Campaign for Unmetered Telecommunications

  • Benefits of Unmetered Telecommunications
  • UK Education and the Internet
  • E-commerce and the UK Economy
  • What if the US Paid BT Local Call Rates?
  • New Technology Lowers Telecommunications Costs
  • Underlying Metering
  • Hull as Utopia
  • From the MD of COLT
  • Archive
  • New Technology Lowers Telecommunications Costs

    One of the arguments most often used against unmetered telecommunications is that the telephone network could not cope with the increase in line usage resulting from their introduction. This argument is often used by the public-facing departments of BT and other telecommunications operators. However, it flies in the face of what the technology can do, as presented here by Peter Cochrane, Head of Research at BT Laboratories.

    The following video clip comes from a 1996 Channel 4 documentary entitled 'Visions of Heaven and Hell'. It's in Real format, so you'll need RealPlayer to display the clip.

    A transcription:

    'In the last fifteen years we've seen quite a revolution in the role of technology. Let me show you.

    [Brandishes a thick copper cable]

    'The cable here, which is basically a 1930s design, is able to transport a thousand simultaneous telephone calls on copper-pair.'

    [picks up a more modern cable, with the same diameter, but contained within tubes of smaller cables]

    'From just thirty years ago, here is a cable that could transport ten times this number of talkers in one of these coaxial tubes. So not a thousand, but ten thousand in one of these tubes. And there are eighteen of them [in the cable of the same diameter]. So instead of a thousand telephone calls, it's ten thousand telephone calls times eighteen tubes, in about the same volume.'

    [picks up an optical fibre strand which is so thin to be barely visible]

    'Now what is really quite remarkable is this optical fibre. Now thousands of these [points to the modern copper cable package] will go on one of these optical fibres. That's as thick as a human hair. We have installed in the UK three million kilometres of optical fibre. It is made from only 90 tons of sand. There is enough communications capacity on there [points to the single fibre he is holding] for every man, woman and child on the planet to talk twice over at the same time.'

    Peter Cochrane, Head of Research, BT Laboratories, speaking on 'Visions of Heaven and Hell', Channel 4, 1996.


    Peter Cochrane's video clips illustrate what is probably the most vexing problem we face:

    Technological advances over the last few years have been staggering, yet the resultant benefits and cost savings are not being passed on to the user.
    Never mind sandbags and 'three million kilometres of fibre-optic cable', other operators are making investments in their networks: for example, Cable and Wireless Communications is spending £400 million over three years to increase capacity by a factor of twenty-four, and BT £6 billion over five years on similar technology.

    Crucially, this is not through the enormous disruption and expense of laying more cables; it's by taking advantage of new multiplexing and switching technologies to get more out of existing optical fibres.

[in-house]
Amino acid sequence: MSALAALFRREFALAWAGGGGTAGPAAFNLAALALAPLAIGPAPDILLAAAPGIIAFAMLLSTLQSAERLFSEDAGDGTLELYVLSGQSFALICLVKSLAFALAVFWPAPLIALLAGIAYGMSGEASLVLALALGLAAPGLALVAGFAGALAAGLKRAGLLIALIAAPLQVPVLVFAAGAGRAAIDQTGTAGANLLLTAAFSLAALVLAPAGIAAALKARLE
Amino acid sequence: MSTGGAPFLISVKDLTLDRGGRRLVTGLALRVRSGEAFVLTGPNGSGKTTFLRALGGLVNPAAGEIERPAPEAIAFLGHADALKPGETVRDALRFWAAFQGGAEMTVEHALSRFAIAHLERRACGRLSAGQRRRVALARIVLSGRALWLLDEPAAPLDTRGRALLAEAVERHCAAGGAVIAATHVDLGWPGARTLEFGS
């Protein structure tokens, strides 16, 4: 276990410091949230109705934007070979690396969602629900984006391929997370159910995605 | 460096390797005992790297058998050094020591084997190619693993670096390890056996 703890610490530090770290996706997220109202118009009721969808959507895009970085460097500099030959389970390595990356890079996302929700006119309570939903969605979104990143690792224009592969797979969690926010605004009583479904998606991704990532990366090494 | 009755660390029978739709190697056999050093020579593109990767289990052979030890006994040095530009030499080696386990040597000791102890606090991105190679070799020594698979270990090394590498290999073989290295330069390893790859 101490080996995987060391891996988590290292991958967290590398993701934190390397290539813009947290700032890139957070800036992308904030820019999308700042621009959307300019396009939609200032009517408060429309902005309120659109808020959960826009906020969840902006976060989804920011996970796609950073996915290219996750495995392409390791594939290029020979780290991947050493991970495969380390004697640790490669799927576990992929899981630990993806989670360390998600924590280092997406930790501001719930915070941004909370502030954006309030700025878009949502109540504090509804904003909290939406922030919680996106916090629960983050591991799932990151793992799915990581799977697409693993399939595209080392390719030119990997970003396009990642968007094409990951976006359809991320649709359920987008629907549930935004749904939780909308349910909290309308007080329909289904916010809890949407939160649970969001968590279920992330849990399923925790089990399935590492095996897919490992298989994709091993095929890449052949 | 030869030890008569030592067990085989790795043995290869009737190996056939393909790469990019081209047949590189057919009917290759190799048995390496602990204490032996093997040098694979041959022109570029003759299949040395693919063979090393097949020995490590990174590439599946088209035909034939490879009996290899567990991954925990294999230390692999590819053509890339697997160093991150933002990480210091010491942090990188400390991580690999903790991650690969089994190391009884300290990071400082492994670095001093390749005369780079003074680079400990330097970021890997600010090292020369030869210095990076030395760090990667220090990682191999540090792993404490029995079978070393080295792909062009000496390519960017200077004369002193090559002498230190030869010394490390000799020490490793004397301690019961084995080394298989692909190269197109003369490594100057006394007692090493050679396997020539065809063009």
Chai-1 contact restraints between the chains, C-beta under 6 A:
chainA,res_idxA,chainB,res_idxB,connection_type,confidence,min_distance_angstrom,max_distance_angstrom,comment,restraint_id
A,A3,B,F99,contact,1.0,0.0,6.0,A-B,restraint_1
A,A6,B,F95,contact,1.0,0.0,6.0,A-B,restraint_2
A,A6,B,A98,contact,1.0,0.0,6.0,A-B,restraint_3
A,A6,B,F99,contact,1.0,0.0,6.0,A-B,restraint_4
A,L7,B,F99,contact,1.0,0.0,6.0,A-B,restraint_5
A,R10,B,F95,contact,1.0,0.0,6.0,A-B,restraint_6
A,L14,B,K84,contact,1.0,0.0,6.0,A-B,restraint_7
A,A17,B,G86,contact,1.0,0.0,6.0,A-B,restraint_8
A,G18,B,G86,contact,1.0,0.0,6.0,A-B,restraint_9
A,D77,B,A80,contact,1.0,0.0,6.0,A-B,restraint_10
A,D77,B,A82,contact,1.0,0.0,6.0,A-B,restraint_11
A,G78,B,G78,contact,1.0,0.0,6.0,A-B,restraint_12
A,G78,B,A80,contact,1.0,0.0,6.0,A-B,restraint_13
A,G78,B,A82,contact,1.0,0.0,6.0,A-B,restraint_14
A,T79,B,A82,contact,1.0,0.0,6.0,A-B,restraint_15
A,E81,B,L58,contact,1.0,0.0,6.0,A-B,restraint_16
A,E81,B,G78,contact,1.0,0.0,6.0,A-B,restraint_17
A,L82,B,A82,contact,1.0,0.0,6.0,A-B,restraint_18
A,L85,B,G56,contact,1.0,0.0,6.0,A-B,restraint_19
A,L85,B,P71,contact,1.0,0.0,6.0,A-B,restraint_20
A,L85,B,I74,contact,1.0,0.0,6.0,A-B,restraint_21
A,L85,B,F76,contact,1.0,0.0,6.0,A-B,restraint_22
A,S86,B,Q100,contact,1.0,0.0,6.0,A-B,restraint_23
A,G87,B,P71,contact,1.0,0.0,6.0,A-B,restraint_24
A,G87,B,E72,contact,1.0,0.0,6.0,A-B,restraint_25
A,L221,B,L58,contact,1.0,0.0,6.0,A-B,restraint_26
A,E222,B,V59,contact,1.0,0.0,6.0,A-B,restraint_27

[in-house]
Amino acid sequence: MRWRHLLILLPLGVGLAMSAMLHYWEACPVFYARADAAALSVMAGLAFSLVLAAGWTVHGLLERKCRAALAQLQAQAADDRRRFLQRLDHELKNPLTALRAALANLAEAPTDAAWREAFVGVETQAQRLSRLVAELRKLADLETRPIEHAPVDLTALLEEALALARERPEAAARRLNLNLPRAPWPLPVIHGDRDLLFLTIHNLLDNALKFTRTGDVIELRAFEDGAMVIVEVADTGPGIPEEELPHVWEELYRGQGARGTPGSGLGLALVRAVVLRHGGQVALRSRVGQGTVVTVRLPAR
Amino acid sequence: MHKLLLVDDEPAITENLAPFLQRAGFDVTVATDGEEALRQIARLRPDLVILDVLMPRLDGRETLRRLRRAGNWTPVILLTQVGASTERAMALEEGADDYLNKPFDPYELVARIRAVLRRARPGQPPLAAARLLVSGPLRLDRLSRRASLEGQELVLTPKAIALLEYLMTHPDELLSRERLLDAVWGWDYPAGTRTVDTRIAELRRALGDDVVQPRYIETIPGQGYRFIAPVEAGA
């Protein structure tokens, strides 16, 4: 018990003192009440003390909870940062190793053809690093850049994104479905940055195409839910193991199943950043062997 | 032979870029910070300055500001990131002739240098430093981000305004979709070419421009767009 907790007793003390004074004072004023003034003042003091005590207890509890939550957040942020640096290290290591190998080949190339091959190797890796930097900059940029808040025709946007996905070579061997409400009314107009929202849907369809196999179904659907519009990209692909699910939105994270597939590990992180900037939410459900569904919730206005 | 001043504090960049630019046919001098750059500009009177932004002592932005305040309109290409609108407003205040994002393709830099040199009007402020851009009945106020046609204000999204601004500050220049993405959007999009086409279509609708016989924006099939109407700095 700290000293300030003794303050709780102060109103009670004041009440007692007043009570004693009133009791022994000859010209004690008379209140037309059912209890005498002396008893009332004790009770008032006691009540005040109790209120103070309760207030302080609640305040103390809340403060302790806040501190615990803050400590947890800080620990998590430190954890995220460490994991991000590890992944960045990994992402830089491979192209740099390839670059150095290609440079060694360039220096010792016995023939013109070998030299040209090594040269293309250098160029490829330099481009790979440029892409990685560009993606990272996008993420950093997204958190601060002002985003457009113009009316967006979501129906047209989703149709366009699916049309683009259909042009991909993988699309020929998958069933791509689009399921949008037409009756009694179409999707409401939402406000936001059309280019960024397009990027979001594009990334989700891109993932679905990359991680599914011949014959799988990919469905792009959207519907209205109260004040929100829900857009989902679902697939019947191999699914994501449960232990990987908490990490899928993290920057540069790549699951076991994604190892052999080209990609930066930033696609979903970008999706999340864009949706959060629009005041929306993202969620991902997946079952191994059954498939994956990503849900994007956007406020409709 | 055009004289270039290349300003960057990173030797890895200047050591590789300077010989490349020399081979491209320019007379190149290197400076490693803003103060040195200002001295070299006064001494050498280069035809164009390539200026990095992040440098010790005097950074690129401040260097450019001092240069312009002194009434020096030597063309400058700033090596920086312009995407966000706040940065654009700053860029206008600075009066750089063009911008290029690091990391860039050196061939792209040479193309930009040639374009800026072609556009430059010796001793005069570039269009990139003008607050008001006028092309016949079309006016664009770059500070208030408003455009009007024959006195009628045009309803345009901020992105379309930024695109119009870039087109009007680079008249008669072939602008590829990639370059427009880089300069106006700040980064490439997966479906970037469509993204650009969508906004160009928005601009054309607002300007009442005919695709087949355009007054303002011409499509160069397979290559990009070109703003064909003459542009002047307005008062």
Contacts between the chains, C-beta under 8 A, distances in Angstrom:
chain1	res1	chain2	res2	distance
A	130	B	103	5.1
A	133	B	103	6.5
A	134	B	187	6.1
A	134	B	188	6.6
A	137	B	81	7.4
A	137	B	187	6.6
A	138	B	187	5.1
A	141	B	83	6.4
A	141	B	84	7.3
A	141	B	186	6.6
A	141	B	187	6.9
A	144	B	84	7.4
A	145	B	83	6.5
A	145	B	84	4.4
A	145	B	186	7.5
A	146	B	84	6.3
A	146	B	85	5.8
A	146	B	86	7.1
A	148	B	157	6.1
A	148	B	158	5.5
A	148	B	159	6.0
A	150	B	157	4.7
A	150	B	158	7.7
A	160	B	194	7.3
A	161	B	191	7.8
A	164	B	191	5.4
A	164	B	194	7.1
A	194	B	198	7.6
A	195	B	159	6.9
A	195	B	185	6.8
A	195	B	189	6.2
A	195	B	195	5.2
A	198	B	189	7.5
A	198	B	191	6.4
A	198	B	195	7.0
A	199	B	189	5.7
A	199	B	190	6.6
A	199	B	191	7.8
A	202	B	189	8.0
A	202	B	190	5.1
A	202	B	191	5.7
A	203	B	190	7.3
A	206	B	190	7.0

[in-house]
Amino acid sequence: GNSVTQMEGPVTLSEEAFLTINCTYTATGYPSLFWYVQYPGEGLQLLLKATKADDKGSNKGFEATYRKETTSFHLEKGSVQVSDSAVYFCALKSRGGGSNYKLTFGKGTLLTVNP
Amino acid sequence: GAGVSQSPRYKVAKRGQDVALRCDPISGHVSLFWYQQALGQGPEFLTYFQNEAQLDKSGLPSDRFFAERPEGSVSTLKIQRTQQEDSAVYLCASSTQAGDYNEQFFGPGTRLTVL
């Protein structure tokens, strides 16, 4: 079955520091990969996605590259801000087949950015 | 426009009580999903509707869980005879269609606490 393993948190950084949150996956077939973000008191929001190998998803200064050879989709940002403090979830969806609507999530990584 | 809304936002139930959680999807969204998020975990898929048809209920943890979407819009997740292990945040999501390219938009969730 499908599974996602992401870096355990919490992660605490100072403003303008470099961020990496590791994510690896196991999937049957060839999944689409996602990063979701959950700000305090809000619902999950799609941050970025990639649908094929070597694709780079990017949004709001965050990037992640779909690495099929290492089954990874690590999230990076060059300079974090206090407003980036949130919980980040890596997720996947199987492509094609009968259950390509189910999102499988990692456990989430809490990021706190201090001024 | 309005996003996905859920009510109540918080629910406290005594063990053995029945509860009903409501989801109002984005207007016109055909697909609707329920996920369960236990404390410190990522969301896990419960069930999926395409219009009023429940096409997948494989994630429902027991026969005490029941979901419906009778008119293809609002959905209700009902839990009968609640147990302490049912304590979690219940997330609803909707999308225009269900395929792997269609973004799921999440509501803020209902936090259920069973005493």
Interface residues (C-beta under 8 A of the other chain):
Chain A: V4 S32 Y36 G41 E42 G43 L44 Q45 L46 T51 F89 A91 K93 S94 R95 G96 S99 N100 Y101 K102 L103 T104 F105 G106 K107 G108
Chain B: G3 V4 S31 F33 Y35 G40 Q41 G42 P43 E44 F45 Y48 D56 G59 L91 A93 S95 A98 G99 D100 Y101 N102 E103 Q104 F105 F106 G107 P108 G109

And never mind optical fibres, optical switches are in production. So an optical signal can pass from A to B without being converted to electricity, switched, then transferred back to light ... possibly many times, as existing electro- optical switches do; as a result there are almost no transmission losses.

    A few years back there was a hue and cry about 'fibre in the local loop' and how BT would have to replace huge chunks of their existing network. To greatly oversimplify the problem, BT telephone exchanges are now all digital and are connected by fibre-optic cables, yet there's an (analogue) copper wire, which may have been there for decades, from the exchange to your phone socket. So Peter Cochrane's 'entire world population able to talk twice over at once' was fine for most, but not all, of the trip; voice and data flew along fibre-optic cables but crawled along copper wire.

    Heads came together and xDSL emerged, which gives high-speed digital access over copper wires without the need to rip up millions of telegraph poles. xDSL is not a perfect solution - the speed, although very high compared to the telephone modem, doesn't approach that of emerging technologies such as satellite IP - but it will probably be sufficient for most peoples' needs.

    So hard problems are being cracked by ingenuity and expertise - yet consumers aren't seeing the fruits of these labours. Telephone calls are charged according to outdated charging models (never mind metering, what about the arbitrary distinctions between 'local', 'regional' and 'national' rates?); fast access technologies are glacially slow to appear; the cost of Internet access remains open-ended.

    Get RealPlayer!

    Text by Alastair Scott and Nick Mailer

    [ Home ] [ About ] [ Get Involved ] [ Issues ] [ Mythbusters ] [ Features ]
    [ Solutions ] [ News ] [ Press ] [ Diary ] [ Discussion ] [ Reference ]
    [ Members ] [ Contact ] [ Site Map ] [ Search ] [ Links ]

    Site design by Richard Sliwa
    based on an original concept by Runic Design.
    © CUT 2000. Last updated 7 May 2000.